Britta Gustafson: Pressure cooking
Rising pressures can take place inside — and outside — the oven around the holidays
Cooking generally involves the manipulation of food until chemical reactions take place. Similarly, rising pressures can take place inside — and outside — the oven around the holidays.
In the oven those reactions happen faster at higher temperatures, and the added pressures we often put on ourselves during the holidays can act in much the same manner.
It seems that life is better paced at a slow simmer than in a pressure cooker, but as the world around continues to create increasingly higher levels of force encroaching on our smaller spheres, the pressure is mounting. And without a release valve, the pressure point can be hard to gauge.
We are often reminded that Thanksgiving is centered on gratitude (it’s in the name lest we forget), but that can easily slip the mind when juggling the multitude of extra tasks required to put together a festive holiday meal for family.
Between cleaning and preparation for visitors, running around to collect and purchase food and scrambling about the kitchen all day while half-heartedly wishing for a vacation from the Thanksgiving break, there is no doubt that the holiday can feel hectic. On top of trying to put together an elaborate, time-sensitive meal, there is the added element of entertaining guests while everyone waits for the food you’re scrambling to present, and the kids are certainly no exception. Add a glass or two-ish of wine and the unrequited desire to fully enjoy the day yourself (because everyone else on Instagram looks like they are loving every batter-licked spoon and picture-perfect place setting), and it’s easy to feel a rising sense of self-induced pressure. It also makes it easy to lose perspective.
Enter a cast of characters with backstories, their own heightened expectations, libation-induced conversations around politics or ideological disagreements, various misunderstandings and unresolved tensions, and the temperatures can rapidly increase within minutes.
Plan ahead, or wing it? Doesn’t matter. The unexpected keeps you on your toes. As Paul Theroux put it, “Cooking requires confident guesswork and improvisation — experimentation and substitution, dealing with failure and uncertainty in a creative way.” Idealistically yes, but can you perform this with ease in front of an audience while keeping the stairs shoveled and the bathroom clean — and of course presenting a Pinterest-worthy set table?
In my house we usually cook with our hands and make a huge mess. We often can’t sit around the kitchen table after it has been piled with measuring bowls, cutting boards, scraps and dishes used in our experimenting, so we regularly eat at a makeshift table elsewhere. But that isn’t the traditional fThanksgiving of my extended family, so the meal is outside of my comfort zone from the get-go. And regardless of my level of hosting, it’s always a day full of anticipation and heightened energy.
All that aside, perhaps the biggest mistake one could make in the kitchen or around the Thanksgiving table would be to leave out the gratitude.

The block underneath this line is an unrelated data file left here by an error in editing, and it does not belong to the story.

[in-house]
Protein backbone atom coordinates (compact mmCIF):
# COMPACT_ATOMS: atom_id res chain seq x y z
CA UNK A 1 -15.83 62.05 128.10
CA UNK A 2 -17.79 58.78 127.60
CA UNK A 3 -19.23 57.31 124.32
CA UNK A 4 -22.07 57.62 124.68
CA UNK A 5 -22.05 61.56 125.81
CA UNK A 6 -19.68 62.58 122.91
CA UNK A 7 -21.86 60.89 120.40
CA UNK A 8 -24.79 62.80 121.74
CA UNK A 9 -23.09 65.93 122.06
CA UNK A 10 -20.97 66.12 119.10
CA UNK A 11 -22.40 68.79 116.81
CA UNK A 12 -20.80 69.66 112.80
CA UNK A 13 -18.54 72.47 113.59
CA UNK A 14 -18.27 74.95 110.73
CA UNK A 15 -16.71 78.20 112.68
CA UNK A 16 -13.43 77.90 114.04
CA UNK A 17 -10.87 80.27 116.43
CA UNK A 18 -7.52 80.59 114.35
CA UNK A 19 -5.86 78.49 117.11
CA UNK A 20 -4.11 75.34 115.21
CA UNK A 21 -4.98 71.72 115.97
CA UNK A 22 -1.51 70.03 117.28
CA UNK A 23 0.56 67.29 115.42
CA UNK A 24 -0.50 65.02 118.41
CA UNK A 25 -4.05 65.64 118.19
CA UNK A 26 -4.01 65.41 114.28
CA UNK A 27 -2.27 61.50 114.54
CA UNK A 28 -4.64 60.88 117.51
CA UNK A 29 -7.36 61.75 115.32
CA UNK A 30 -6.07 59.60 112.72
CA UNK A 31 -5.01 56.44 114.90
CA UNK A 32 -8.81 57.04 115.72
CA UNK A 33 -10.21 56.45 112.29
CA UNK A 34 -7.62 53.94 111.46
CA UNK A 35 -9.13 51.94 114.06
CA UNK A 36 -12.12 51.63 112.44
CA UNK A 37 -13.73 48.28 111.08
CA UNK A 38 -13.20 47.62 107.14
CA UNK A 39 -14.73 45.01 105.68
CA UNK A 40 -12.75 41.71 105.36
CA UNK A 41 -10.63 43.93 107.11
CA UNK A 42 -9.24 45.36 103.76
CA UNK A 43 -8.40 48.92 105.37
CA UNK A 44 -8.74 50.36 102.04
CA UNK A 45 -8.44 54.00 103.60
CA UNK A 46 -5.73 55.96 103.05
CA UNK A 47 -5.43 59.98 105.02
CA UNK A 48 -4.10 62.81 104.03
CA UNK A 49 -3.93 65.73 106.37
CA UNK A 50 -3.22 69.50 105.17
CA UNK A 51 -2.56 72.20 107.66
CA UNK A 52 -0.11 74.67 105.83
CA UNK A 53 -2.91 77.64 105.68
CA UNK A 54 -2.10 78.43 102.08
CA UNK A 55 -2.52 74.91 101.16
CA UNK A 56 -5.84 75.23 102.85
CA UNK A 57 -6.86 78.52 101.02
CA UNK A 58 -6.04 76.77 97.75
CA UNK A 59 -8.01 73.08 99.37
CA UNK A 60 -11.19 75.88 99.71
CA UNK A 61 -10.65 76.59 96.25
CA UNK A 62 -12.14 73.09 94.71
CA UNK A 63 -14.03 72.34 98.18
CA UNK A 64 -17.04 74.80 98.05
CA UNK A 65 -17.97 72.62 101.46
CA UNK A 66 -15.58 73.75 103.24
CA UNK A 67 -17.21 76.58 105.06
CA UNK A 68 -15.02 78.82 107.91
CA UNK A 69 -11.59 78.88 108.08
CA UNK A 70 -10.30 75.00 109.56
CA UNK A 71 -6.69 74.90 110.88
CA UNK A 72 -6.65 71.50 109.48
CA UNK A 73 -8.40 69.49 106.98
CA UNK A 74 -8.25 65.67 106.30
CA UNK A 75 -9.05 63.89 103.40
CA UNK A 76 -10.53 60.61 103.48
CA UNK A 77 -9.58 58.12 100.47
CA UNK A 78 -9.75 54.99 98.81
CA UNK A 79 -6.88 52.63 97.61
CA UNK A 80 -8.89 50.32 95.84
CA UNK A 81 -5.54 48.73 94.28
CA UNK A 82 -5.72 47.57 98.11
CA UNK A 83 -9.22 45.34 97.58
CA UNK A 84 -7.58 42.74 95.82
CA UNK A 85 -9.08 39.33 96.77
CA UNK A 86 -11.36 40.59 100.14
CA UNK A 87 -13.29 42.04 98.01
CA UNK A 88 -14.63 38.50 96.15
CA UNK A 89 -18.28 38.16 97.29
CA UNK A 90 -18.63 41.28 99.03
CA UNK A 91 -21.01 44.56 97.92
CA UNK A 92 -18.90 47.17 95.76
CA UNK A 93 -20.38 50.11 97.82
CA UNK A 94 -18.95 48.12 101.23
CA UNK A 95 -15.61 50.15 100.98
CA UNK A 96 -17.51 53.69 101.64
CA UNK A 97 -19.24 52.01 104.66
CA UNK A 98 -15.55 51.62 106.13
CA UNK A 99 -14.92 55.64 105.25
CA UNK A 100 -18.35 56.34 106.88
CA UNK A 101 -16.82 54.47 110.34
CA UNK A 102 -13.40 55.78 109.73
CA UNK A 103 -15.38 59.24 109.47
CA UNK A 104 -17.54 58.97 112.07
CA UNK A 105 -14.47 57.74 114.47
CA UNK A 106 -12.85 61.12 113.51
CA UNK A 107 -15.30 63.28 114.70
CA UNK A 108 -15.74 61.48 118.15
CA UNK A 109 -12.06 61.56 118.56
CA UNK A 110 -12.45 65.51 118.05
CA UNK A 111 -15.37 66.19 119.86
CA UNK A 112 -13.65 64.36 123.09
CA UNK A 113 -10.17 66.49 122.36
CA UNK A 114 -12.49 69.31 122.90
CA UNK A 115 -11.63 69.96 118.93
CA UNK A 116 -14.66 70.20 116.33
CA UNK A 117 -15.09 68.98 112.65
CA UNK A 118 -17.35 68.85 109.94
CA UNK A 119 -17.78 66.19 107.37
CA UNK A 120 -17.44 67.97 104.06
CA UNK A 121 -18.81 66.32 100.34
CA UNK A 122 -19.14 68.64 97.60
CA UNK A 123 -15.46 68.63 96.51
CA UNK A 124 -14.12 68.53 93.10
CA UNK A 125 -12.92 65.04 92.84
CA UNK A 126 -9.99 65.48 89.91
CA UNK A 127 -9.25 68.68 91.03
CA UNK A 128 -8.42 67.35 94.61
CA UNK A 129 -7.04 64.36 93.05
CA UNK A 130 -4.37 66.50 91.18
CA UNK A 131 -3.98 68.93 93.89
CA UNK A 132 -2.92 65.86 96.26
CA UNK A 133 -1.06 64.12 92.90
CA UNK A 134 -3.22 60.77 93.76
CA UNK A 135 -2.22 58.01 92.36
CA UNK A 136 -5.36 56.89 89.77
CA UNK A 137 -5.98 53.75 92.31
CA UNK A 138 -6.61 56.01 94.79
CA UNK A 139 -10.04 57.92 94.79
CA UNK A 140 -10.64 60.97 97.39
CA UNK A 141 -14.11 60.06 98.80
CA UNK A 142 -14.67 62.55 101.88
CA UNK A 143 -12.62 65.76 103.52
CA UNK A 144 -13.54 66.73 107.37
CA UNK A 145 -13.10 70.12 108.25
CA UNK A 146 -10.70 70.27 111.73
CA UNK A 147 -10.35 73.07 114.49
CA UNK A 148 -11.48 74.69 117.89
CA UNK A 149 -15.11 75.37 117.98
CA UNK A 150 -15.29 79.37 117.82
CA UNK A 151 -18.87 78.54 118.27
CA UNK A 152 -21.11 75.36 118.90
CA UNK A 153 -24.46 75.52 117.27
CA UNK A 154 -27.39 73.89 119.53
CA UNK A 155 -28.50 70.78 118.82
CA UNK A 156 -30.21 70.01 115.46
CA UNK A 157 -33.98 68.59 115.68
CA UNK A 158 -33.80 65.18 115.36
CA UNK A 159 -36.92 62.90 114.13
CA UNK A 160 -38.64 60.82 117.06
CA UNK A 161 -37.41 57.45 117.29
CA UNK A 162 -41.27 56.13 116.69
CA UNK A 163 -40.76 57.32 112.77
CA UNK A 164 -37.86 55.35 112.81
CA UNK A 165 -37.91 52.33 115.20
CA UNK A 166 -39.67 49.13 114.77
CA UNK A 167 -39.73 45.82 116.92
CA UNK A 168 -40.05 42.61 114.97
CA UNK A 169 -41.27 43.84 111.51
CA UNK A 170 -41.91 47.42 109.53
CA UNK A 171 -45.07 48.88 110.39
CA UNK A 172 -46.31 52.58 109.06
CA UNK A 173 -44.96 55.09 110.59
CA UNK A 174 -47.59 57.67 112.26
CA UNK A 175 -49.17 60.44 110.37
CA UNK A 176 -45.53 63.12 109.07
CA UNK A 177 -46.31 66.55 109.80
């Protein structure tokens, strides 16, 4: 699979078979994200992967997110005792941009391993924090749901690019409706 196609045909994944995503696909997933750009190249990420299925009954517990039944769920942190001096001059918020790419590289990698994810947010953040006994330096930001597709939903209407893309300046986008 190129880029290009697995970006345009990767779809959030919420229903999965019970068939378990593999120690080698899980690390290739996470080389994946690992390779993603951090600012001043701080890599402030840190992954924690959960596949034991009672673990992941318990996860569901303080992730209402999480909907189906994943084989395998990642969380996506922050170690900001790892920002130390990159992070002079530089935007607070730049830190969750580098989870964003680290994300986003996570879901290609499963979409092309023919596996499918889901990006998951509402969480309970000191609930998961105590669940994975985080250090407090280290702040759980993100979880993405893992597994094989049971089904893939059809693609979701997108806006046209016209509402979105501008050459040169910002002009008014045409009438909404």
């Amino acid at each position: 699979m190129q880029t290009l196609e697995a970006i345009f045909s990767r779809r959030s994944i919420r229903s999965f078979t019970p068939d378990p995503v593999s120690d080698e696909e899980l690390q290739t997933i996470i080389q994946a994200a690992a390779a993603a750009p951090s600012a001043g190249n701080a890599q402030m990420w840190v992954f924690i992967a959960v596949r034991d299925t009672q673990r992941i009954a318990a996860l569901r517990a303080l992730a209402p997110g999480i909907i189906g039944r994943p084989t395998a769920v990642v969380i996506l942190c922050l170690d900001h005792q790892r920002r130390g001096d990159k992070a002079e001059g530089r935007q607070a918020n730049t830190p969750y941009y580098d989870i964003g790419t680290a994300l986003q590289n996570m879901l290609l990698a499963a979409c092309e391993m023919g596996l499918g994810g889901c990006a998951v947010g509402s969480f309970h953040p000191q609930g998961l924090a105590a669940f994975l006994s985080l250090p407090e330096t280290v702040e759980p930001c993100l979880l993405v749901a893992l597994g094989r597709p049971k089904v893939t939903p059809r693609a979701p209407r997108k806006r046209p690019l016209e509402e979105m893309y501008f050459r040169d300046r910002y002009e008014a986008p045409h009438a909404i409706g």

I like to remind myself, as often as I attempt to write something modestly inspiring this time of year, of the challenges I’m not contending with. Providing food to share can itself be a hardship for so many, and this year there are also many who are missing relatives, or can’t travel to be with those they love. Taking stock of the blessings is always worth the pause.
But it’s hard for me to fully forget how this day of gratitude can highlight ineptitudes. There was the year (age 3) I drew on my Aunt’s canvas-esqe white pants, the year (age 6) I re-cut my friend’s hair, the year we played under the table and caused a festive food cascade.
Years when buying extra food to share was a demoralizing financial struggle for me. The excessive mashed potato fiasco, botched recipes, burned pies, missing ingredients. The year I cooked the turkey, tripped on the doorstep and threw the beautifully basted beast at the front door, smashing the meal’s highlight to pieces on the welcome mat. The year of vino-fueled frustrations exchanged in the pantry. And at least two trips to the ER after major kitchen muck ups.
Over the years there have been plenty of hysterical tears, fits of laughter, hot debates and cold meat served up. There have been spills and broken dishes — both intentional and unintentional — fire alarms, whipped cream fights, burns and vomiting.
But last year, the year of Zoom-Thanksgiving 2020, the most uneventful and anticlimactic of them all, was also perhaps the most poignant reminder of why we endure the family focused fétes. For although last year may have seemed less stressful, there was a missing ingredient. That spicy family flavor that makes the meal a memory.
At some point in life the pressures of high expectations cook up the perfect blend of chaos, and the beauty in that becomes enough to make it worthwhile. Perhaps that outlook, with a dash of gratitude, might just be the pressure valve.
Let’s exchange a piece of my mind for a little peace of mind; after all, if we always agree, what will we talk about? Britta Gustafson appreciates an open mind; share yours and email her at firstname.lastname@example.org.
If you want to feel energized in your relationship, you have to be willing to put energy into your life and your connection. Stop waiting for your partner to ignite the spark.
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